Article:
The Center for Shelter Dogs offers this perspective on dealing with high energy dogs who jump: Highly Exuberant Dogs (PDF)

This video shows the training in action. The dog in this video is a puppy, but the principles are the same for dogs of any age!

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Pulling On Leash

Many behavior problems can result from dogs being bored and under-exercised. Walking your dog is good for both of you! Advances in humane walking equipment and some basic tips and techniques can make leash walks possible for almost every dog.Lay down in your way catnip stuck in a tree, sunbathe kittens.

The ASPCA provides a great overview of the different types of equipment available, pros and cons of each, as well as training tips for teaching your dog to walk nicely on leash: Walking Equipment for Your Dog

Dr. Sophia Yin gives even more detailed training instructions for polite leash walking (with pictures!): Choose the Right Walking Pace and Make It Clear Pulling Doesn’t Work

Your Dog’s Friend also has good basic pointers: Pulling On Leash

The following tips from the San Diego Humane Society can help you enjoy daily strolls with your beloved pooch right by your side: Does Your Dog Take YOU for a Walk (PDF)

A video showing some of these techniques in action is at:[wpdevart_youtube]ueE1S1k74Ao[/wpdevart_youtube] [tabby title="Chewing"]


Chewing is normal behavior for all dogs, but you can teach your dog what to chew and what not to chew. Chewing is also a stress reliever for dogs, so sometimes excessive chewing can indicate a more severe underlying problem.

The ASPCA gives excellent tips for preventing destructive chewing as well as some signs to look out for that might indicate the chewing is a symptom of some other issue for your dog: Destructive Chewing

Another good article is at Your Dog’s Friend, which also gives links to trainer-tested and approved chew toys that can help your dog build the habit of acceptable chewing instead of destructive chewing: Oh, dear. He’s done it again

Dog Star Daily provides great help for destructive chewing and many other dog behavior issues. You do have to create an account to access the information, but it’s free and easy to do. Dog Star Daily Training: Destructive Chewing

There is also a good summary plus a video example from Open Paw: Inappropriate Chewing and Household Destruction

The Center for Shelter Dogs offers this helpful printout: Destructive Behavior (PDF)

Additional useful information from The San Francisco SPCA: Chewing (PDF)

To stop destructive chewing as well as many other unwanted behaviors without creating fear or aggression, it can be helpful to teach your dog 

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Barking is also normal dog behavior, but it may be problematic for people. It is very important to understand the cause of your dog’s barking to determine what the most effective intervention will be.

The San Francisco SPCA provides a good summary of the different types of barking and management and training tips: Barking (PDF)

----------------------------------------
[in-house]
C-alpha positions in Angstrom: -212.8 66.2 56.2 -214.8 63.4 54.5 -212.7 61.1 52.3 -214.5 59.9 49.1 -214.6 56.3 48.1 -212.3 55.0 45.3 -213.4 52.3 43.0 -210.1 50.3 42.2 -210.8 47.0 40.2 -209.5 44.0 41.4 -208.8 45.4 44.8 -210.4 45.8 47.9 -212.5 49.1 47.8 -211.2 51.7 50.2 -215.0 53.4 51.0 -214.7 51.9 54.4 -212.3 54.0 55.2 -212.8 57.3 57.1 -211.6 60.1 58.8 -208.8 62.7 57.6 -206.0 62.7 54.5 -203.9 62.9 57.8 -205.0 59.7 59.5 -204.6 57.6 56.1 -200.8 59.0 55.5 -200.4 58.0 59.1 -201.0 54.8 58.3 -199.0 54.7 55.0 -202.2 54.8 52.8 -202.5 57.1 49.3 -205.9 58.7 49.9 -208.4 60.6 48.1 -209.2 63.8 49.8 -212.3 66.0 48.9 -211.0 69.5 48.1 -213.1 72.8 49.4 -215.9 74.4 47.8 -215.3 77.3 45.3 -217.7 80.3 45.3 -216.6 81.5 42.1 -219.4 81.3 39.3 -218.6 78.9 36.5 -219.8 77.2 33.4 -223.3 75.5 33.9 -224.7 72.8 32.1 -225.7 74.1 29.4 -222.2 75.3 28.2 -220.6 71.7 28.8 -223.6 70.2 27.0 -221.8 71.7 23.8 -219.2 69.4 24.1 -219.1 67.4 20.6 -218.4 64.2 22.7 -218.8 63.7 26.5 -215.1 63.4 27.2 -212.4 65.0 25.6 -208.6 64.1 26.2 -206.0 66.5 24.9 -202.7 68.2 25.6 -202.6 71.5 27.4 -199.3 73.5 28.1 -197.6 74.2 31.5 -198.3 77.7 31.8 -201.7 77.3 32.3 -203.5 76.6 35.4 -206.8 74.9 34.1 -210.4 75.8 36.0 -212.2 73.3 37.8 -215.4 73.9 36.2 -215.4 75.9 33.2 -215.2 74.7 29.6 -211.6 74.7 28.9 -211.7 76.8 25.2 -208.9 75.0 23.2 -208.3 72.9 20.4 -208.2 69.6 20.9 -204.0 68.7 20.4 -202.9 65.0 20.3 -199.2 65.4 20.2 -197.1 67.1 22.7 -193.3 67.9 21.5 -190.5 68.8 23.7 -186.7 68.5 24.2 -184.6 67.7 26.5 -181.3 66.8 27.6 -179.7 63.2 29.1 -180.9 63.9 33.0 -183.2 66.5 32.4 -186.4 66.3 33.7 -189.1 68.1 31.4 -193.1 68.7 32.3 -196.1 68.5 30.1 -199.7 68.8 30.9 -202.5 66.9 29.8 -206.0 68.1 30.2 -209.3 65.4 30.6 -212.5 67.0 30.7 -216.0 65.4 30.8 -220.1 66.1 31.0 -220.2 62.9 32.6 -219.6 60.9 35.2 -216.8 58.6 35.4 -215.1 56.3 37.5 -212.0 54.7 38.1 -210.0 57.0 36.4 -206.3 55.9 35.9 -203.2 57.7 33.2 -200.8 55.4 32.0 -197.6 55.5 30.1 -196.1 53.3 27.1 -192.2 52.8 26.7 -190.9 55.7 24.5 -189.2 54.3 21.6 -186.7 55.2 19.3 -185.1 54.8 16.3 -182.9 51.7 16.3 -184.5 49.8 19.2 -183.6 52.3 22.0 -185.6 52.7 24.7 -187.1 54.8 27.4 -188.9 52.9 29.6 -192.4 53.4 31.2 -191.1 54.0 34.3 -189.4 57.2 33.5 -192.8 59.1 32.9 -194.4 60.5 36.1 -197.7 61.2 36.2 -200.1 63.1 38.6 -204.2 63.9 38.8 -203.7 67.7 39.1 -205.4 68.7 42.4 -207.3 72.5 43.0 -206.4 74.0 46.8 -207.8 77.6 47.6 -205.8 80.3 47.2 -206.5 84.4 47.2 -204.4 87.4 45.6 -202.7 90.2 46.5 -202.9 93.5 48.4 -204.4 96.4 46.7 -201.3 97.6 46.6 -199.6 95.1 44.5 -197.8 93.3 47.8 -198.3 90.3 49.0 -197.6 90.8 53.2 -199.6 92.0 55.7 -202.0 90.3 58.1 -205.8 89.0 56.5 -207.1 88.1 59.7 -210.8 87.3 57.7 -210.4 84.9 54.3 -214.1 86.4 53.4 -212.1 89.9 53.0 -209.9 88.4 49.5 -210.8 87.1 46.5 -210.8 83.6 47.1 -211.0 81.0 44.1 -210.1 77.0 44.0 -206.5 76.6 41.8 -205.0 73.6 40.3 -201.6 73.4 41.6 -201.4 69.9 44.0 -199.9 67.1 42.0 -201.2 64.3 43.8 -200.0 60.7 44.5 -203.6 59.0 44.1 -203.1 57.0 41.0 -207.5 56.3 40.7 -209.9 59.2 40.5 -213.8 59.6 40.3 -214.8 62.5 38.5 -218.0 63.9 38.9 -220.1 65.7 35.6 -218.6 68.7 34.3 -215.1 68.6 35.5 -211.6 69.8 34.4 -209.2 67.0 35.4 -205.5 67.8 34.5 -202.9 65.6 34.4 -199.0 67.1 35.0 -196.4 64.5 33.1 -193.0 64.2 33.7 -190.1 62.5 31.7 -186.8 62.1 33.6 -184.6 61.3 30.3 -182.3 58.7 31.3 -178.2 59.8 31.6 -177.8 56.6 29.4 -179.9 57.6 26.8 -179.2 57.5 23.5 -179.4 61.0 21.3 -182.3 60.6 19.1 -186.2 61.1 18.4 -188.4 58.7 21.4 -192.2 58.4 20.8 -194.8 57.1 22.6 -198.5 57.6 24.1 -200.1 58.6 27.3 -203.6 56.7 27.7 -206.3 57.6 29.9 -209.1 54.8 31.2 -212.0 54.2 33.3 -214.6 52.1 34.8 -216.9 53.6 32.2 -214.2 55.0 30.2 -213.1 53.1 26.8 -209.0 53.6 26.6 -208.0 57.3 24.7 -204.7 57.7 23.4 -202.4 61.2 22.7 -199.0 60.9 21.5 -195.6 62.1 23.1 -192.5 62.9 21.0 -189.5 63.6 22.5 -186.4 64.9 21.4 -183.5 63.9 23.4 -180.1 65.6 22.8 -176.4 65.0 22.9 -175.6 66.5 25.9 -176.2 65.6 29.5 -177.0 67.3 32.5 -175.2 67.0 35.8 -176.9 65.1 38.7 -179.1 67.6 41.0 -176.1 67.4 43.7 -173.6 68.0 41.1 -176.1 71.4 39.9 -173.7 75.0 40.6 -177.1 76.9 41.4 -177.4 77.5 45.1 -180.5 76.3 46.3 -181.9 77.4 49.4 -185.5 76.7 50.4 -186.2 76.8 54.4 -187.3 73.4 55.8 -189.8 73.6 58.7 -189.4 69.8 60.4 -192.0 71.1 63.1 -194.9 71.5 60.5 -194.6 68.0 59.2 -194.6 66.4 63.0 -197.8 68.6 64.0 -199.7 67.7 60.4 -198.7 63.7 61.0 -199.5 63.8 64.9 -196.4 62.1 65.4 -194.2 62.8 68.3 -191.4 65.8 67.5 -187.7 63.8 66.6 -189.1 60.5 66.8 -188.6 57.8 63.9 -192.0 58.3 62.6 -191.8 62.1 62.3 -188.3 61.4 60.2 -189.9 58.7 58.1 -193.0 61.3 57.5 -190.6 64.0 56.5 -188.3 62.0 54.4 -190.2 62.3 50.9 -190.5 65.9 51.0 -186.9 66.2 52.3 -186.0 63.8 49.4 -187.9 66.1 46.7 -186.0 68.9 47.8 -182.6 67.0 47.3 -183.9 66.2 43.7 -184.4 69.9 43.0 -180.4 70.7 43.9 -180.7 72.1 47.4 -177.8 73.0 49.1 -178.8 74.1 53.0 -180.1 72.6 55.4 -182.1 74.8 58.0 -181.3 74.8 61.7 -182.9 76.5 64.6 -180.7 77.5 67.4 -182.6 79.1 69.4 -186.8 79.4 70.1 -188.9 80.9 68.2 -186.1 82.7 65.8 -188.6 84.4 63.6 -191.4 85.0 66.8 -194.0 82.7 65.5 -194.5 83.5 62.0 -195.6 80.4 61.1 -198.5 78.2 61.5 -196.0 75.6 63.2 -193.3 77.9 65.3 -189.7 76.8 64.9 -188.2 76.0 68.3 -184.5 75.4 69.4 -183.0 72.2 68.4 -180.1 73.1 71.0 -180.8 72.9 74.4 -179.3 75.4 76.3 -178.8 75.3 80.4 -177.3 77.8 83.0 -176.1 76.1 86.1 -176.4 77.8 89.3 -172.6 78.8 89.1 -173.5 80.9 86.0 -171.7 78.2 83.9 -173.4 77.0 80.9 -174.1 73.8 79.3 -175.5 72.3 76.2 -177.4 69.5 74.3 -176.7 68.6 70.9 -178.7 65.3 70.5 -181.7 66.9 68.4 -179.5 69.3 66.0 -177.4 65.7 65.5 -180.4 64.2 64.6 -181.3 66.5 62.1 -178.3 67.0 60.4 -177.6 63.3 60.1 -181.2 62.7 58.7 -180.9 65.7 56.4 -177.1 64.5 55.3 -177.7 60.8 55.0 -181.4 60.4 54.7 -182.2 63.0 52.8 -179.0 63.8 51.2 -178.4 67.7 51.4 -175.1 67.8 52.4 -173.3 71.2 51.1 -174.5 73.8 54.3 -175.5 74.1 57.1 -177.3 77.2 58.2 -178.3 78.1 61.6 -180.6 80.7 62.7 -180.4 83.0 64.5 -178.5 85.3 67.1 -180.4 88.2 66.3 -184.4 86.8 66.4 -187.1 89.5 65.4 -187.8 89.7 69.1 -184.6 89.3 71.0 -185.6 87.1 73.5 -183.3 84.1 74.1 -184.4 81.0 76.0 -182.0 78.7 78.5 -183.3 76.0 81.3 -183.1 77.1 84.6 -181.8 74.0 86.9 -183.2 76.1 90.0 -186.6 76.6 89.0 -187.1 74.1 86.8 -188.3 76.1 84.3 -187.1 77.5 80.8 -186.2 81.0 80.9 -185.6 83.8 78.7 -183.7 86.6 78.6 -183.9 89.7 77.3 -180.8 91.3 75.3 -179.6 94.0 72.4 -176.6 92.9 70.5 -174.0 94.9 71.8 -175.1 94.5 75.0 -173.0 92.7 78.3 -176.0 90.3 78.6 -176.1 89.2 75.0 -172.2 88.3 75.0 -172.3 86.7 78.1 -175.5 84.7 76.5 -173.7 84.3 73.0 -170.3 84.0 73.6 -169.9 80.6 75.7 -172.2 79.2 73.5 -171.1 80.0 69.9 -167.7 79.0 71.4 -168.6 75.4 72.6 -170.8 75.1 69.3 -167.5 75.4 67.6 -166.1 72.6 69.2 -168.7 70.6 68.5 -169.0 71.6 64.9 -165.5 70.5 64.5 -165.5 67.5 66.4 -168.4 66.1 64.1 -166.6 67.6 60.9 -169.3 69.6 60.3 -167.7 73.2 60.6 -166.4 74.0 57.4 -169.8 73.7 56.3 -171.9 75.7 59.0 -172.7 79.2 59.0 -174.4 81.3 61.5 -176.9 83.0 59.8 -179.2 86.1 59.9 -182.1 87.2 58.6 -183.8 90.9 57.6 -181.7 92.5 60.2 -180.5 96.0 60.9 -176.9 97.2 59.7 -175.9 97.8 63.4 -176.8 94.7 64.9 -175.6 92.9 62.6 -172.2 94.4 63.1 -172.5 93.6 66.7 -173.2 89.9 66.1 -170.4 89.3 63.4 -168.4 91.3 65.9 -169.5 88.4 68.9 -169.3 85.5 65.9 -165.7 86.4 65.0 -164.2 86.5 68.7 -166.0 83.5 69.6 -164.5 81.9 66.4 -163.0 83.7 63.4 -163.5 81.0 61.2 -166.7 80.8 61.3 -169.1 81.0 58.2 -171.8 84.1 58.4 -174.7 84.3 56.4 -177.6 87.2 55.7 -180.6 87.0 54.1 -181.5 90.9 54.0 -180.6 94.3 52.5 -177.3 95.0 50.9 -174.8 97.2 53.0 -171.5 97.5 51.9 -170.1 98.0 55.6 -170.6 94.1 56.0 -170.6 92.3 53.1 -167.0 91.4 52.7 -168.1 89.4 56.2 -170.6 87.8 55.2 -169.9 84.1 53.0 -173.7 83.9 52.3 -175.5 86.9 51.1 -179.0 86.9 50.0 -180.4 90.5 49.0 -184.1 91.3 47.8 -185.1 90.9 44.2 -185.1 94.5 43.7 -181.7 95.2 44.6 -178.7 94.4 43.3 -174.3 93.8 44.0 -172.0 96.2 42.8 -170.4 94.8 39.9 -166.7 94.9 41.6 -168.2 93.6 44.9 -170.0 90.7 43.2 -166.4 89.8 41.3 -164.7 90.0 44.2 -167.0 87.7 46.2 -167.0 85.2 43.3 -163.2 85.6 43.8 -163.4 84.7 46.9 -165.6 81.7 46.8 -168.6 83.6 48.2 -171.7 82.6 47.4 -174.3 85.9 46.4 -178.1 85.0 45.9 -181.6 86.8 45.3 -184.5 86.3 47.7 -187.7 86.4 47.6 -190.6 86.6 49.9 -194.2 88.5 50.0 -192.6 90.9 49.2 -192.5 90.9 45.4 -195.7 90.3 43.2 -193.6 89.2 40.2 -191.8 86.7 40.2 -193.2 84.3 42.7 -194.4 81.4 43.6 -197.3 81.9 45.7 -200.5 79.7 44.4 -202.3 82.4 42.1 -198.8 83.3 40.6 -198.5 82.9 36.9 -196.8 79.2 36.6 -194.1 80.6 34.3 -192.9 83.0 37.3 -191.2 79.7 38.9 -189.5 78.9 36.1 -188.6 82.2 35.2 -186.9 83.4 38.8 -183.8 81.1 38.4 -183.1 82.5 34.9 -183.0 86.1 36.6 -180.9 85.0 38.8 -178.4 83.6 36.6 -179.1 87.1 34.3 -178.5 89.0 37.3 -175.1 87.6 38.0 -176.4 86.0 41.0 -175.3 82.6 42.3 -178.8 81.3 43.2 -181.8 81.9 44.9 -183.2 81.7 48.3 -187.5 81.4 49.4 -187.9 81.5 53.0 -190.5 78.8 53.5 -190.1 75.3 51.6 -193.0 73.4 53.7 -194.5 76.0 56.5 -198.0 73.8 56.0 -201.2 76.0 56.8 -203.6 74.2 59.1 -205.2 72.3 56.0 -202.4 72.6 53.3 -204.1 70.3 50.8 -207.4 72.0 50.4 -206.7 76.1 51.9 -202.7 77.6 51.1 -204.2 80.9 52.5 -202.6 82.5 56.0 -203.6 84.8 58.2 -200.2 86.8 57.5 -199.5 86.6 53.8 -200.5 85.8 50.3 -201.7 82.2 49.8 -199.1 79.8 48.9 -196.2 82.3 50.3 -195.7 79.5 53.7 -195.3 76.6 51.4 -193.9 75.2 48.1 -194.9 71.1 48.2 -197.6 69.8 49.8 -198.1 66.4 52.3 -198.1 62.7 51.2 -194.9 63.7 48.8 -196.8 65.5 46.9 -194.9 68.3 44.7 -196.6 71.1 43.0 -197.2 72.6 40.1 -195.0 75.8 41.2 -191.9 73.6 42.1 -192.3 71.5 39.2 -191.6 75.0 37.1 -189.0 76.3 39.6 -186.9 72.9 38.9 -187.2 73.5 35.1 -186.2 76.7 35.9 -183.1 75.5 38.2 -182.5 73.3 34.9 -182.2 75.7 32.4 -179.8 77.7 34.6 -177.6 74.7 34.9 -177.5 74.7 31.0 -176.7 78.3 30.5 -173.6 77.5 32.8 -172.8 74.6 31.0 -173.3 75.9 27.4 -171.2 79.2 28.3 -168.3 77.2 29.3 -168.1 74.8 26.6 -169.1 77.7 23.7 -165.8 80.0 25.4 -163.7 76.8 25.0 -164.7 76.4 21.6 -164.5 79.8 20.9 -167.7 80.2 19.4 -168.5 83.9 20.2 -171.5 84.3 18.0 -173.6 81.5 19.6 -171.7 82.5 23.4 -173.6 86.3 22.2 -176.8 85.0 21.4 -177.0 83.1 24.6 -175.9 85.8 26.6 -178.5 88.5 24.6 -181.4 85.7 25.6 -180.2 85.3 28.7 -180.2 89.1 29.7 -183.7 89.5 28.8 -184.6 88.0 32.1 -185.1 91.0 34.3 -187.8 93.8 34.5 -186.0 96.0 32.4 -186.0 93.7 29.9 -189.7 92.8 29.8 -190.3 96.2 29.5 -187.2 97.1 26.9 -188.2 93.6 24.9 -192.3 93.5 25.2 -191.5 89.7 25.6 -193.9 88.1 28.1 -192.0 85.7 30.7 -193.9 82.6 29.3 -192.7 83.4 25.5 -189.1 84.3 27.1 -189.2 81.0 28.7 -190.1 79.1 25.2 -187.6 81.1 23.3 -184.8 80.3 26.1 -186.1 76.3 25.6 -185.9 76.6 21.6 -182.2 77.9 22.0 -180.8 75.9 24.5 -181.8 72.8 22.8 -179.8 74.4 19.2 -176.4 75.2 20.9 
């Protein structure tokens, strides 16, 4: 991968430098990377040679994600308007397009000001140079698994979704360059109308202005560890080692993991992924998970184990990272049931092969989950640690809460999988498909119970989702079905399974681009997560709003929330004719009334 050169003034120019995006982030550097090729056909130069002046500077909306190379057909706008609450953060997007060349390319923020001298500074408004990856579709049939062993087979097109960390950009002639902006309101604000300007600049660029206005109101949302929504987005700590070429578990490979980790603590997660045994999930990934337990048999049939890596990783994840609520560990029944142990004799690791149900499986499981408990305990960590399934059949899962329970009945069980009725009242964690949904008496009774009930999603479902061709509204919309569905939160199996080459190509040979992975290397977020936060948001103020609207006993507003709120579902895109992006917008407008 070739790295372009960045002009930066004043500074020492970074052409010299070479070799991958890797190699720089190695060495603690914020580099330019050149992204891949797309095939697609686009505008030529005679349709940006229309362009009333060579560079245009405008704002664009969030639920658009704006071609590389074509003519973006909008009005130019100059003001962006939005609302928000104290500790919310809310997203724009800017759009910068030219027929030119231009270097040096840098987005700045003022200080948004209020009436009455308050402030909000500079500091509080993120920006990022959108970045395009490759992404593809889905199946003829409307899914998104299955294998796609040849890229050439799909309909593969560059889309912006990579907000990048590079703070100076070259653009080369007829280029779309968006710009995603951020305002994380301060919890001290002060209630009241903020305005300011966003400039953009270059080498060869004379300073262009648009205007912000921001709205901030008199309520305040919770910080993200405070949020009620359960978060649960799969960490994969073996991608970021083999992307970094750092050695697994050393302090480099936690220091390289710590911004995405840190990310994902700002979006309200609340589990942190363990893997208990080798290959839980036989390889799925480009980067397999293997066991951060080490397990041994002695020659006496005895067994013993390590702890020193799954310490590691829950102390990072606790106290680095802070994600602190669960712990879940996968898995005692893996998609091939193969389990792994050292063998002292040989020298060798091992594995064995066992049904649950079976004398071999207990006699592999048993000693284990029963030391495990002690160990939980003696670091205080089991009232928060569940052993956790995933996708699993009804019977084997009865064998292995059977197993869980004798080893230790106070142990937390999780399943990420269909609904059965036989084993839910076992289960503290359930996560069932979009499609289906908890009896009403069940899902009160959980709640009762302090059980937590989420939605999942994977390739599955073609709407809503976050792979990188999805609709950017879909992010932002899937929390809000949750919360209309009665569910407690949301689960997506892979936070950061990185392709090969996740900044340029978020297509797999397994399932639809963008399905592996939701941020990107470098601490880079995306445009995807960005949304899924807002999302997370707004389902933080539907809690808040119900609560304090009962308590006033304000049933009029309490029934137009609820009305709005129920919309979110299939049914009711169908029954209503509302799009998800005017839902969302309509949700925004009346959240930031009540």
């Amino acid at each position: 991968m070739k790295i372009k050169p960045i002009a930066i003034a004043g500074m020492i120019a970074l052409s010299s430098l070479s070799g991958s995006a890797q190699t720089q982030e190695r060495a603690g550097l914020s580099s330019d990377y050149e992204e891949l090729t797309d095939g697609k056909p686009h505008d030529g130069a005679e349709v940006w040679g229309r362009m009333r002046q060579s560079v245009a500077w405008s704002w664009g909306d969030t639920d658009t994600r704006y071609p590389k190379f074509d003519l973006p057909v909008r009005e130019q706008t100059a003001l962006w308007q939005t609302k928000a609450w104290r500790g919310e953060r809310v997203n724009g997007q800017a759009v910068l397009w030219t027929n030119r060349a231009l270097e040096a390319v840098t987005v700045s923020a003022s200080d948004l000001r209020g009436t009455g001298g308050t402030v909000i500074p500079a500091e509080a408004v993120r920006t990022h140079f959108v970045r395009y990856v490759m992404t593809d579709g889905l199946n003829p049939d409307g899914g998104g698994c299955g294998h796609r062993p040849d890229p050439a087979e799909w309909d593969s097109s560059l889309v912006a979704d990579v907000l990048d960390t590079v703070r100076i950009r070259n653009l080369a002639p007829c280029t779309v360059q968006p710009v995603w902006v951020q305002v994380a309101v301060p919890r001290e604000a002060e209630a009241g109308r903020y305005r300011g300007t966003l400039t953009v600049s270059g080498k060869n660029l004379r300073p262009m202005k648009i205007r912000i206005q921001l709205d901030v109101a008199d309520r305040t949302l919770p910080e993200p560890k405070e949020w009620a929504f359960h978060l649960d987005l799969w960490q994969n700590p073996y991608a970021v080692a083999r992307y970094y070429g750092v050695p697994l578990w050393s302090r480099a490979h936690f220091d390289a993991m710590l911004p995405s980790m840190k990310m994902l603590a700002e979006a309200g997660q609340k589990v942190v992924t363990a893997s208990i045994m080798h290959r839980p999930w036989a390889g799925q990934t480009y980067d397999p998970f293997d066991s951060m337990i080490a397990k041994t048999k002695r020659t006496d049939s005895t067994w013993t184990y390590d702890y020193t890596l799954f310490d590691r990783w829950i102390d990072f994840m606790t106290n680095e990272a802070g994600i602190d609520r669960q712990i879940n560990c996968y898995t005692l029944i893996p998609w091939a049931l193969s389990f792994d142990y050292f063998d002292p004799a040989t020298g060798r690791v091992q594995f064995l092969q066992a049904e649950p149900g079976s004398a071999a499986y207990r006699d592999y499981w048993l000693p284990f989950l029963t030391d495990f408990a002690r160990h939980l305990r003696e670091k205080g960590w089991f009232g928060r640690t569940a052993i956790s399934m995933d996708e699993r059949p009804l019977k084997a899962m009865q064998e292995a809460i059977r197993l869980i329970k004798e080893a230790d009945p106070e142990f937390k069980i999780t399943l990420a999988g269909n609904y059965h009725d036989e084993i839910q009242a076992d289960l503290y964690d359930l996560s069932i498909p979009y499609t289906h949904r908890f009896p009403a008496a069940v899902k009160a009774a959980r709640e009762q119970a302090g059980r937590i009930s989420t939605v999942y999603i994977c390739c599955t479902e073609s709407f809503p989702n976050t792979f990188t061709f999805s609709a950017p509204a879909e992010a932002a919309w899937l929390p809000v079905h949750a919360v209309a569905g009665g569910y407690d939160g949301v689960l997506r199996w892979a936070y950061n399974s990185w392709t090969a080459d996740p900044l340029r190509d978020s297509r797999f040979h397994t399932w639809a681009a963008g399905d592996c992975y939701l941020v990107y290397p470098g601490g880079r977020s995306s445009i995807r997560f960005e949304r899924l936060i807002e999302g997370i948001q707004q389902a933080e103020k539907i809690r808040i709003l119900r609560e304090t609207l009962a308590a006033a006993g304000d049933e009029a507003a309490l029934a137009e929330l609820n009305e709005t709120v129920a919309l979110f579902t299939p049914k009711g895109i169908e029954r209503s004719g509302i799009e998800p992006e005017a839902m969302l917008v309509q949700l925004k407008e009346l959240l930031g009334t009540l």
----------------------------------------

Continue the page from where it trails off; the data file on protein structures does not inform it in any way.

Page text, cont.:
Your Dog’s Friend gives good practical training tips for the different kids of barking as well as links to many other helpful resources: Barking

The ASPCA provides more detailed training instructions for some anti-barking exercises: Barking

There is also a good summary from Open Paw: Quieting a Barking Dog

Emily Larlham (Kikopup) has an excellent series of videos that demonstrate training your dog not to bark in a variety of situations:[wpdevart_youtube]bpzvqN9JNUA[/wpdevart_youtube]


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Digging is another normal dog behavior that may have several different motivations. Effective training requires correctly assessing the reason behind your dog’s digging.

The San Diego Humane Society provides a great summary of the different motivations for digging and training recommendations for each: How To Solve the Digging Problems (PDF)

Sometimes the best solution for digging is just to give your dog a place where it’s allowed and teach her only to dig there. The ASPCA gives directions for creating a digging pit for your dog: How to Create a Digging Pit for Your Dog

There is also a good summary from Open Paw: Digging

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Escaping From Yard

Escaping from your house or yard can be a life-threatening behavior issue for your dog. A combination of management and training can be successful in keeping many dogs safely contained.

San Diego Humane Society giveS good summaries of the different reasons dogs might escape their yards, and management and training tips for each: The Canine Escape Artist (PDF)

ASPCA also has good summaries of reasons dogs might escape, and management and training tips for each: Dog Behavior: Escaping the Yard

Best Friends Animal Society also gives a good tip for a training exercise to prevent door-dashing: Escaping

The Center for Shelter Dogs offers this helpful printout: Escape Behavior


Anxiety (fear of …)

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Fearful of People